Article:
No Rick Ross, But Houston Beer Fest Is a Go Anyway
Just before 6:30 p.m. Sunday, Houston Beer Fest announced that Rick Ross would be "unable to perform...due to a medical emergency" via Facebook and Twitter. The Mississippi-born William Leonard Roberts II, better known by his stage name, has made a habit of canceling shows in Houston, last abandoning two stops in April and December of 2012.
Photos by Francisco Montes Pepper
"Nah I literally came here for you," said a fellow Twitter user. "Now I feel like I wasted my money."
Many others echoed this sentiment on social media. Some even suspected that Ricky Rozay had forsaken his visit to our fair city to attend the Miami Heat game instead.
Expectedly, the late-evening crowd was far sparser than originally anticipated, but Pepper made a noble attempt to placate the fans that stuck around. Still, it was a shame to end the two-day festival with a big disappointment.
Before news of the cancellation had made its rounds, 3OH!3 proved that, even six years removed from the release of their breakthrough debut album, they still possess the ability to hype a crowd.
A large crowd had gathered in front of the Pabst Blue Ribbon Stage, where the Colorado-based electronic/pop duo performed original material and remixes to Kay Perry's "Dark Horse" and Ellie Goulding's "Burn."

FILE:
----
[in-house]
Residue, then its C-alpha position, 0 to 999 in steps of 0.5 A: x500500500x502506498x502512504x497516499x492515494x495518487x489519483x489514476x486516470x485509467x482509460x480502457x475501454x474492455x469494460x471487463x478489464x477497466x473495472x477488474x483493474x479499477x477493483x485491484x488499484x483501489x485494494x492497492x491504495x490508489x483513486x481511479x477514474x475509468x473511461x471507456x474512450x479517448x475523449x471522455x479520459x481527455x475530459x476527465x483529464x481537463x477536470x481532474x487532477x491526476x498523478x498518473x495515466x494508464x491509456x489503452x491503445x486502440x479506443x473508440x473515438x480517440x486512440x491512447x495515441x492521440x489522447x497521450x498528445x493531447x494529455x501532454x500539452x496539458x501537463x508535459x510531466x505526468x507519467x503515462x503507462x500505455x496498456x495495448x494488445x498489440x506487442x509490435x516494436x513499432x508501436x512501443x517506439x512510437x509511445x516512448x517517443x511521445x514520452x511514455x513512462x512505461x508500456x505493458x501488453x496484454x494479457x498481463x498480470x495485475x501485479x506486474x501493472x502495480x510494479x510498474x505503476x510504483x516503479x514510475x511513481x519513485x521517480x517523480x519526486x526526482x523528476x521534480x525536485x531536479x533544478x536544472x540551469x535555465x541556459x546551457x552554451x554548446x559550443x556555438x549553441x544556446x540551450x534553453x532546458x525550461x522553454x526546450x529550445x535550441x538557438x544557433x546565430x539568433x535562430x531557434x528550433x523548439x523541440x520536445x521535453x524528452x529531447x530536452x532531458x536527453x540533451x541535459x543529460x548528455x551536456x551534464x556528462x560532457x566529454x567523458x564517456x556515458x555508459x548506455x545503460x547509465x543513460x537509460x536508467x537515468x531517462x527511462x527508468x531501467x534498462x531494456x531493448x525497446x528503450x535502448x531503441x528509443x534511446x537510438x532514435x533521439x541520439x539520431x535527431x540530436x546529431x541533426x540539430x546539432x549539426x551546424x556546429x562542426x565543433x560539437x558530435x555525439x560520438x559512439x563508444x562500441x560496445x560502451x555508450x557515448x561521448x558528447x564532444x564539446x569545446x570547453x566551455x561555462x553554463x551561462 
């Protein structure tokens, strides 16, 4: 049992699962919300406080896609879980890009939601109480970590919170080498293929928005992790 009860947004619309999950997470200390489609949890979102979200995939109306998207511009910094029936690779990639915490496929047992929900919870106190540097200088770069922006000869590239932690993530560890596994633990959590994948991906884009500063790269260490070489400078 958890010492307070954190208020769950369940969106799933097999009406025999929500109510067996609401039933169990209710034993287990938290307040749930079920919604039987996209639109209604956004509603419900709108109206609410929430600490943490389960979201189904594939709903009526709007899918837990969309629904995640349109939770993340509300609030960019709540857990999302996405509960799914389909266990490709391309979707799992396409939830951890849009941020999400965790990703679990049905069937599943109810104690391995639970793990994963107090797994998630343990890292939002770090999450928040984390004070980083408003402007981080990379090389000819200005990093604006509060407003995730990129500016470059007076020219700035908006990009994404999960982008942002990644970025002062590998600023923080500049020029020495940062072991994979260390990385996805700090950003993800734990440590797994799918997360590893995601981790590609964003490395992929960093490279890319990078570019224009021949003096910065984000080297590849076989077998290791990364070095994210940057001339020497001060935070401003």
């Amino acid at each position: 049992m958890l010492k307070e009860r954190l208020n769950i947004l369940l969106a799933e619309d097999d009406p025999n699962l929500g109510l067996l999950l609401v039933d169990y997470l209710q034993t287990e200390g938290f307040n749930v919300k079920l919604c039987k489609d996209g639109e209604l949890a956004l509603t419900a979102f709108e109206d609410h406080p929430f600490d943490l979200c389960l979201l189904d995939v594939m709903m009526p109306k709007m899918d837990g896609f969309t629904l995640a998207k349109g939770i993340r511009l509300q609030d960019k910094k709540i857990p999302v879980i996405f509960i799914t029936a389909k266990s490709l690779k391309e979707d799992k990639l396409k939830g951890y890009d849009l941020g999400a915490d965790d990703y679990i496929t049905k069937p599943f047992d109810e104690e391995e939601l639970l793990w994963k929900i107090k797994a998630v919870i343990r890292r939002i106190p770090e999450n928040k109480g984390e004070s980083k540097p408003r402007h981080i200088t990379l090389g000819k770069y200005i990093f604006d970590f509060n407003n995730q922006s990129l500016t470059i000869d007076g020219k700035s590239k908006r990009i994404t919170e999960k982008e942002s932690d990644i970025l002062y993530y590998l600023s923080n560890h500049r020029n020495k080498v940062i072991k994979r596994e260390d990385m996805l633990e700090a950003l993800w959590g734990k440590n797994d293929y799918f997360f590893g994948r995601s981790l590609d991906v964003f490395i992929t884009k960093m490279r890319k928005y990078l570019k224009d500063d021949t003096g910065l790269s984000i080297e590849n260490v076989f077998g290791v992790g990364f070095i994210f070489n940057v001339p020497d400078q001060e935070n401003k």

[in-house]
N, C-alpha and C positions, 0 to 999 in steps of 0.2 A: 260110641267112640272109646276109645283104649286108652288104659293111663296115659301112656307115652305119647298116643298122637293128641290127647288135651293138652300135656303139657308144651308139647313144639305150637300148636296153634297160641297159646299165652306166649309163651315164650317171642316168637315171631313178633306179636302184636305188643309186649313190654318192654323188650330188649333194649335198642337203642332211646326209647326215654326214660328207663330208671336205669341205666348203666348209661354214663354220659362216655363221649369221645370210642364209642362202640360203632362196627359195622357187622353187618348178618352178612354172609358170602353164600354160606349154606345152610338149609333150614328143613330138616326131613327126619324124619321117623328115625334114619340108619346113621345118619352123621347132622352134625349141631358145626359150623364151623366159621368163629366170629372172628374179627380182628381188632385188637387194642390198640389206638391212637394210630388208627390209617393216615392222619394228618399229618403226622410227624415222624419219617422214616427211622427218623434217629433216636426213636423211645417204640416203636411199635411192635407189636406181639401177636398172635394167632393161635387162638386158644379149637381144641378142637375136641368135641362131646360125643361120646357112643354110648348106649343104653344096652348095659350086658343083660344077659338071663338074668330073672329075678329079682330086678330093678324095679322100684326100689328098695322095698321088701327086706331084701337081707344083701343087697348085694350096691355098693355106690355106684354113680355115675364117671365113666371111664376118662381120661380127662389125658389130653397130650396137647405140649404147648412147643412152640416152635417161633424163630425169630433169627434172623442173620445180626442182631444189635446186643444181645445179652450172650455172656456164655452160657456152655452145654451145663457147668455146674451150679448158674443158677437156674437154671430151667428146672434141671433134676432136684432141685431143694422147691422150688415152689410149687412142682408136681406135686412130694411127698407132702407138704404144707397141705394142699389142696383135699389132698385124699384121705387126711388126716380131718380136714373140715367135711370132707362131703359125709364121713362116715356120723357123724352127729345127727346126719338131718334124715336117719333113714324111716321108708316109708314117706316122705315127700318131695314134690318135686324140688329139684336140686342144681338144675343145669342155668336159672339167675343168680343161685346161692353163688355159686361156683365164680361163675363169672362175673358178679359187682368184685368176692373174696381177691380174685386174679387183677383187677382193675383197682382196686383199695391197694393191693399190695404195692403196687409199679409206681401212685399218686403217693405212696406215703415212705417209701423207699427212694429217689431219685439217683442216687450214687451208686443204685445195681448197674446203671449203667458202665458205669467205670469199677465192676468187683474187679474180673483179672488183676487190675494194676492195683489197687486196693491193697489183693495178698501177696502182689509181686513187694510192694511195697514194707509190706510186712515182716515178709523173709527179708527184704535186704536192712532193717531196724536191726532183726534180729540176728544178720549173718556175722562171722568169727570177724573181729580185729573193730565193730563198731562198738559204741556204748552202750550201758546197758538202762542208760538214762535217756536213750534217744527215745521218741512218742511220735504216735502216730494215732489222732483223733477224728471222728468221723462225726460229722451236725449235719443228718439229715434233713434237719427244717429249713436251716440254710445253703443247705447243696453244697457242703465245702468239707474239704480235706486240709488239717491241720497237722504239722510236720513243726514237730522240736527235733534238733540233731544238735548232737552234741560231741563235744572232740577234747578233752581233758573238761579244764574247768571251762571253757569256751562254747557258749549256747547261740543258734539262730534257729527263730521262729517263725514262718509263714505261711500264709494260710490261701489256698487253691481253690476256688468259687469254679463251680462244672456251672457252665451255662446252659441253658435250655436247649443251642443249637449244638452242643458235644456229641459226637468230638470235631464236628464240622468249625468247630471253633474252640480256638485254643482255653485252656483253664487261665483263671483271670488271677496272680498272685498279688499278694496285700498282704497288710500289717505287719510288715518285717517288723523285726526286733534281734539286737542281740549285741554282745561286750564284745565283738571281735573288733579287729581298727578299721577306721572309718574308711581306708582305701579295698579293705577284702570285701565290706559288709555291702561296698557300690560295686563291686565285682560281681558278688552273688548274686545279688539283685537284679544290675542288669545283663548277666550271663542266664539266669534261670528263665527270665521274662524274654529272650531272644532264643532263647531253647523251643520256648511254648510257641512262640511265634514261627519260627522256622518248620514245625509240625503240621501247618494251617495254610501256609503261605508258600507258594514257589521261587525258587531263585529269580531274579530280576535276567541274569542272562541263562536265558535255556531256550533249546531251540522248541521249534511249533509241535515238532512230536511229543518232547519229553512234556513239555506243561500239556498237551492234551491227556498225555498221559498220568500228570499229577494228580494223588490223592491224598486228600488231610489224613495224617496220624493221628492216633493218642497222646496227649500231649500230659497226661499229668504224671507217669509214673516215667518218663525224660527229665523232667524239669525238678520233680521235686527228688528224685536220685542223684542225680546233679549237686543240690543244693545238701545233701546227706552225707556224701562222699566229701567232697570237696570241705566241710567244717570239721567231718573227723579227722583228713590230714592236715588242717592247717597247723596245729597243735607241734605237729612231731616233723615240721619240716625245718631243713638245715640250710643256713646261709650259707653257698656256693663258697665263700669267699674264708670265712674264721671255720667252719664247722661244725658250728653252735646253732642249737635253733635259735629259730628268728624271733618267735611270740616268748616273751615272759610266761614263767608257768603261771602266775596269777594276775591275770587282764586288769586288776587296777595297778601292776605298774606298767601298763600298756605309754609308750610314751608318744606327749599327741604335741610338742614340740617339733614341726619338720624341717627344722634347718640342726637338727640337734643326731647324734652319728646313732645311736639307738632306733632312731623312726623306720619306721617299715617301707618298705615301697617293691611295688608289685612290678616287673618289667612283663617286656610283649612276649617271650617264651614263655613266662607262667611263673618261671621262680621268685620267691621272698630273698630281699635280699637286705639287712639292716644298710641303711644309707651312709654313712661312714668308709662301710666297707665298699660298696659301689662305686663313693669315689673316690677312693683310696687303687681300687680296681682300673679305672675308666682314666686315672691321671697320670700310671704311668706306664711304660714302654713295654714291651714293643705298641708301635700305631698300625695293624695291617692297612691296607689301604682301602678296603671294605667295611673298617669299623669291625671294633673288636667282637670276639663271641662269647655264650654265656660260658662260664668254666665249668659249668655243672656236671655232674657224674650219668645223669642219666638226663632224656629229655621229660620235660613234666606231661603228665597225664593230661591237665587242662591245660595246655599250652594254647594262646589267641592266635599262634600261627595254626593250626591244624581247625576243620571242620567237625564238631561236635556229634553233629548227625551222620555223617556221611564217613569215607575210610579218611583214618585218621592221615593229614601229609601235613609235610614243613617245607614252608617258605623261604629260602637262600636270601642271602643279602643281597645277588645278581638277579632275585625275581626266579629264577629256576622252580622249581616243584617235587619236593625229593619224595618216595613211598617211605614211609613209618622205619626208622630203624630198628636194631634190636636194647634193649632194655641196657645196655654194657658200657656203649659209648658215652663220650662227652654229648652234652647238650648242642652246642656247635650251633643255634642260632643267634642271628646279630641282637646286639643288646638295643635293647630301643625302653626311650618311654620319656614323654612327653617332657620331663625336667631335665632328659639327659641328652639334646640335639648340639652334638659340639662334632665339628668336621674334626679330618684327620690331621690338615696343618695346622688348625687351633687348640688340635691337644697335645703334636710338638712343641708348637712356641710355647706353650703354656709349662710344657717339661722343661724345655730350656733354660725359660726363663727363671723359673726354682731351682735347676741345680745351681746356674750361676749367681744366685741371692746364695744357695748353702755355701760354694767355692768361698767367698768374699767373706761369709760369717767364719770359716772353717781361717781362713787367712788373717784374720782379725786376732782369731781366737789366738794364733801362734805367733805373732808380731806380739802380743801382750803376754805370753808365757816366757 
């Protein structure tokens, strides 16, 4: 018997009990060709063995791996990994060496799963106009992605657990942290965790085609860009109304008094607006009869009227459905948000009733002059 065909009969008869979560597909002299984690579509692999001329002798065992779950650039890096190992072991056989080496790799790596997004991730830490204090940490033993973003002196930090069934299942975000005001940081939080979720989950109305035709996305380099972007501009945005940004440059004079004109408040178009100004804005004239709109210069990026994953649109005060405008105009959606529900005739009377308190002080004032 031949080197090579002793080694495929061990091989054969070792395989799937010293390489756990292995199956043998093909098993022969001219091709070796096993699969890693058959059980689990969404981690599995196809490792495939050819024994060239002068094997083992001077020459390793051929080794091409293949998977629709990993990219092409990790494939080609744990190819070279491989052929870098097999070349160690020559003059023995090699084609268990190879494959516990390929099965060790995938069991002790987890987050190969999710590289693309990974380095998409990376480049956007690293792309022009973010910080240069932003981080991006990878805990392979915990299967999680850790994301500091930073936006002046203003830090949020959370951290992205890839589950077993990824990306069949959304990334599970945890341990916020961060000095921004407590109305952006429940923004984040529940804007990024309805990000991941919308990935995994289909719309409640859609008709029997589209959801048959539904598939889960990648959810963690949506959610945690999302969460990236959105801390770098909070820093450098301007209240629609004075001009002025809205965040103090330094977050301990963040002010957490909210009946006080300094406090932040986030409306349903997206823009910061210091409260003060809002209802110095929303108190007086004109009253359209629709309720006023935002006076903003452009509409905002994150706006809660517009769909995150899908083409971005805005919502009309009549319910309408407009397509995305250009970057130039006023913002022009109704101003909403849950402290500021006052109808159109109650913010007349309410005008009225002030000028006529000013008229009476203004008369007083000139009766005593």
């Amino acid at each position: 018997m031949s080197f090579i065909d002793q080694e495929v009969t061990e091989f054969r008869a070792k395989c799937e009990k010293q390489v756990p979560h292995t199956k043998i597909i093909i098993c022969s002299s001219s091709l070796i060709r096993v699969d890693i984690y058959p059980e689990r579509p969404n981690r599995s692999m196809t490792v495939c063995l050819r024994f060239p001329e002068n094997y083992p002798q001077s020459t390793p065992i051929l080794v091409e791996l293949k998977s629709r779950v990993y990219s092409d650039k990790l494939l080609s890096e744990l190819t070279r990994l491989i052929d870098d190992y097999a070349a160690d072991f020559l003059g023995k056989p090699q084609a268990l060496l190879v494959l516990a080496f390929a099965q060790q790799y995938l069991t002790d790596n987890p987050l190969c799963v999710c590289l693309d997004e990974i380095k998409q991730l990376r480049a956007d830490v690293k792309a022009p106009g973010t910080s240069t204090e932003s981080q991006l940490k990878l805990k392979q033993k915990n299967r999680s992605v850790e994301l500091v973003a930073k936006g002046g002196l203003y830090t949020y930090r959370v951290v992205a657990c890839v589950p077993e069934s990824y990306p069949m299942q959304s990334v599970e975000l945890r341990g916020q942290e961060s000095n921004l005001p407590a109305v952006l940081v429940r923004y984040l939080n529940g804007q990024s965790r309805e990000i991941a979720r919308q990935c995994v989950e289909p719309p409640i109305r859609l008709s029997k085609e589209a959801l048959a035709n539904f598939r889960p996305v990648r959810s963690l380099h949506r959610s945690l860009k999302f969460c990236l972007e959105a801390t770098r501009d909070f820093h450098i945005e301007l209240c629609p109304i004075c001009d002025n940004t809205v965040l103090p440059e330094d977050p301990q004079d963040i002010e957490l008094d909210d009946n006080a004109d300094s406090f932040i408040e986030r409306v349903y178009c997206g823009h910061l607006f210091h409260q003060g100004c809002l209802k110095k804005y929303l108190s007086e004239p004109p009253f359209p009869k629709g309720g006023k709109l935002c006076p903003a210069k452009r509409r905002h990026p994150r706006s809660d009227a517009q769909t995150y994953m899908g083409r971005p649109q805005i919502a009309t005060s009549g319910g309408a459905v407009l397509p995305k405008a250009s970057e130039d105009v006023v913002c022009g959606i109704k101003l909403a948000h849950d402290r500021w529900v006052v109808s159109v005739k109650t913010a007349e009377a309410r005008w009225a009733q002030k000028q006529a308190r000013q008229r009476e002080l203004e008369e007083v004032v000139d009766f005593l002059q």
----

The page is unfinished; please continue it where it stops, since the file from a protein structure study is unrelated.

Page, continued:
Unfortunately, the Wandering Bufaleros failed to garner the crowd's attention Saturday afternoon, despite a strong showing by the Houston natives. Tucked away at the back of the festival, the eight members faced a blinding sun and apathetic concertgoers, most of whom preferred to sip their beers, play beer pong and chat amongst themselves as things got going.
Us Royalties' set was later delayed for ten minutes due to technical difficulties, but they enjoyed a large crowd as a number of attendees huddled below nearby trees for shade just before cloud cover rolled in.
For my money, however, Action Bronson's unique rapping style and swagger stole the show. Just before his set began, UGK's "It's Supposed to Bubble" echoed through downtown Houston. By the chef-turned-rapper's third song, the sweet smell of marijuana was wafting all throughout Sam Houston Park.
Mr. Wonderful eventually made his way into the crowd, ending up in the sound tent for a few verses before heading back into the crowd toward the stage. His nasally voice carried farther than one might have thought, and his distinctive rhymes kept my ears perked for the entirety of his hourlong set.
And he didn't even have to body-slam anyone this go-round.
More photos on the next page.